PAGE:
Boxer Rebellion

Boxer Uprising

Boxer Uprising, 1898–1900, antiforeign movement in China, culminating in a desperate uprising against Westerners and Western influence.

By the end of the 19th cent. the Western powers and Japan had established wide interests in China. The Opium War (1839–42), which Great Britain had provoked, forced China to grant commercial concessions (see treaty port) and to recognize the principle of extraterritoriality. The concessions to Great Britain were soon followed by similar ones to France, Germany, and Russia. The Ch'ing regime, already weakened by European encroachments, was more enfeebled by Japan's success in the First Sino-Japanese War (1894–95) and the subsequent further partitioning of China into foreign spheres of influence. The Ch'ing emperor, Kuang-hsu, attempted to meet the imperialist threat by adopting modern educational and administrative reforms, but he stirred conservative opposition and was frustrated (1898) by the dowager empress, Tz'u Hsi, who, favoring a last effort to expel foreign influence, supported armed resistance.

The dowager empress tacitly encouraged an antiforeign secret society called I Ho Ch'uan [Chinese,=righteous, harmonious fists] or, in English, the Boxers. The Boxers soon grew powerful, and late in 1899 the movement began to assume menacing proportions. Violent attacks on foreigners and on Chinese Christians occurred, particularly in the provinces of Zhili, Shanxi, and Shandong; in Manchuria; and in Inner Mongolia. In those regions, railway building, a visible symbol of the foreigner, was most active; and Chinese Christians, especially Roman Catholics, adherents to the foreigners' religion, were most numerous. Also located there were the majority of territorial leaseholds acquired by the European powers.

In June, 1900, the Boxers (some 140,000 strong and now led by the war party at court), occupied Beijing and for eight weeks besieged the foreigners and the Chinese Christians there. Provincial governors in SE China suppressed the court's declaration of war and assured the powers of protection for foreign interests, thus limiting the area of conflict to N China. The siege was lifted in August by an international force of British, French, Russian, American, German, and Japanese troops, which had fought its way through from Tianjin. The Boxer Uprising thus ended.

The Western powers and Japan agreed—mainly because of U.S. pressure to "preserve Chinese territorial and administrative integrity" and because of mutual jealousies among the powers—not to carry further the partition of China. Nevertheless, China was compelled (1901) to pay an indemnity of $333 million, to amend commercial treaties to the advantage of the foreign nations, and to permit the stationing of foreign troops in Beijing. The United States later (1908) used some of its share of the indemnity for scholarships for Chinese students. China emerged from the Boxer Uprising with a greatly increased debt and was, in effect, a subject nation.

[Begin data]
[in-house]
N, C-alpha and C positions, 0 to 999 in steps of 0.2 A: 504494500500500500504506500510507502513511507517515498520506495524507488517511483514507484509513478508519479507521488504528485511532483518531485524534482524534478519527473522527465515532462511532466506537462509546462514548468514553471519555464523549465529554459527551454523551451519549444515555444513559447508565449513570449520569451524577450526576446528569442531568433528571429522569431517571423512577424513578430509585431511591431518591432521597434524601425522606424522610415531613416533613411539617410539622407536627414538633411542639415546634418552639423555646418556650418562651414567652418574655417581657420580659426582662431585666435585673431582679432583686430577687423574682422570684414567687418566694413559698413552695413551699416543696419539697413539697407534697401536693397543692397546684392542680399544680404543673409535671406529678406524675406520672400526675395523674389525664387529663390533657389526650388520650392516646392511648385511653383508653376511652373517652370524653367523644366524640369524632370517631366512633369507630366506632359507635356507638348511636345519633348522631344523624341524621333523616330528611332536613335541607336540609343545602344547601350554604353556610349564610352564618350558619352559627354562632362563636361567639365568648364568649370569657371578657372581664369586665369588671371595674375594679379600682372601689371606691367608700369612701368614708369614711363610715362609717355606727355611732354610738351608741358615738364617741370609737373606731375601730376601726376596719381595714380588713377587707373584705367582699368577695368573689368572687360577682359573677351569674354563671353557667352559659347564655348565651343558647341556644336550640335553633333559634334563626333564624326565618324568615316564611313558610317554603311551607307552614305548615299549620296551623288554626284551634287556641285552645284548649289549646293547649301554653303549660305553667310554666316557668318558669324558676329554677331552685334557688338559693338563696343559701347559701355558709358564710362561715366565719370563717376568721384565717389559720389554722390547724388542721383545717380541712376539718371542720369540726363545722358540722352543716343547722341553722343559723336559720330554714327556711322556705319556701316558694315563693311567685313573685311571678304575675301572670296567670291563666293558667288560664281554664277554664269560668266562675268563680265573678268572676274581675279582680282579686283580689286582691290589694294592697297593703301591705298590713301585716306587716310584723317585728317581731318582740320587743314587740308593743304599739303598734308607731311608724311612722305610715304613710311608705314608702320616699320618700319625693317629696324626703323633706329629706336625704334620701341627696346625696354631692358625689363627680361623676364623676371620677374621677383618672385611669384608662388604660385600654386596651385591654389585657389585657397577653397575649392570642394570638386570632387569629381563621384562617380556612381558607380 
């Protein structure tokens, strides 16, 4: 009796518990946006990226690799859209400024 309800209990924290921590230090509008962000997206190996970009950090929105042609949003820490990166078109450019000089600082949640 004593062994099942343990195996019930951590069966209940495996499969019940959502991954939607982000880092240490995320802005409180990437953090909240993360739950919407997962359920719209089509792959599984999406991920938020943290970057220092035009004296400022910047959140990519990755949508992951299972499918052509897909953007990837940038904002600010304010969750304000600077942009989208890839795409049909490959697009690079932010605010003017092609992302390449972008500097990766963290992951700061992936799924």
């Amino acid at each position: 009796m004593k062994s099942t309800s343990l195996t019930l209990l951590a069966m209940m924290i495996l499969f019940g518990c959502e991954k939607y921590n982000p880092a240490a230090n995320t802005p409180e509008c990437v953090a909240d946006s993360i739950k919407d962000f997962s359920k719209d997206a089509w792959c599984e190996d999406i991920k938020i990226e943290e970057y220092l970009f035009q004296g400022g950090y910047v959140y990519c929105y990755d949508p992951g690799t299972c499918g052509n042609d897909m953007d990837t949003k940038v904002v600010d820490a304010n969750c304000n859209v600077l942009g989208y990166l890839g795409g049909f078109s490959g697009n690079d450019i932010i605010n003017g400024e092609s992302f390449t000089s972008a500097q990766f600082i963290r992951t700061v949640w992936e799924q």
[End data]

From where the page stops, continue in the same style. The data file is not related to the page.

See A. H. Smith, China in Convulsion (1901); G. N. Steiger, China and the Occident (1927); C. C. Tan, The Boxer Catastrophe (1955); P. Fleming, The Siege at Peking (1959); V. W. W. S. Purcell, The Boxer Uprising (1963); R. O'Connor, The Spirit Soldiers (1973).

The Columbia Encyclopedia, 6th ed. Copyright© 2018, The Columbia University Press.

Boxer Rebellion: Selected full-text books and articles

Empire, Nation, and Beyond: Chinese History in Late Imperial and Modern Times : a Festschrift in Honor of Frederic Wakeman By Joseph W. Esherick; Wen-Hsin Yeh; Madeleine Zelin Institute of East Asian Studies, 2006
Librarian's tip: Chap. 9 "Terror and War at the Turn of Two Centuries: The Boxer Crisis Revisited"
Incidents and International Relations: People, Power, and Personalities By Gregory C.Kennedy; Keith Neilson Praeger, 2002
Librarian's tip: Chap. 2 "“Heaven knows where we shall finally drift”: Lord Salisbury, the Cabinet, Isolation, and the Boxer Rebellion"
Warfare in Chinese History By Hans J. Van Der Ven Brill, 2000
Librarian's tip: "Military Dimensions of the 'Boxer Uprising' In Shanxi, 1898–1901" begins on p. 288
China Unbound: Evolving Perspectives on the Chinese Past By Paul A. Cohen Routledge, 2003
Librarian's tip: Chap. 4 "Boxers, Christians, and the Gods: The Boxer Conflict of 1900 as a Religious War"
Baptism of Fire: China's Christians and the Boxer Uprising of 1900 By Tiedemann, R. G International Bulletin of Mission Research, Vol. 24, No. 1, January 2000
Death Throes of a Dynasty: Letters and Diaries of Charles and Bessie Ewing, Missionaries to China By E. G. Ruoff Kent State University Press, 1990
Librarian's tip: Chap. 2 "The Boxer Uprising and Subsequent Manchu Reform Efforts, 1899-1904"
A primary source is a work that is being studied, or that provides first-hand or direct evidence on a topic. Common types of primary sources include works of literature, historical documents, original philosophical writings, and religious texts.
Rebellions and Revolutions: China from the 1800s to the 1980s By Jack Gray Oxford University Press, 1990
Librarian's tip: "The Boxer Movement" begins on p. 136
Imperial Rivals: China, Russia, and Their Disputed Frontier By S. C. M. Paine M.E. Sharpe, 1996
Librarian's tip: Chap. 8 "Over-Extension: The Boxer Uprising and the Russian Invasion"
Justice on Behalf of Heaven By Harrison, Henrietta History Today, Vol. 50, No. 9, September 2000
Chinese Burns Britain in China 1842-1900 By Bickers, Robert History Today, Vol. 50, No. 8, August 2000
The Search for Modern China By Jonathan D. Spence W. W. Norton, 1999 (2nd edition)
Librarian's tip: Discussion of the Boxer rebellion begins on p. 230
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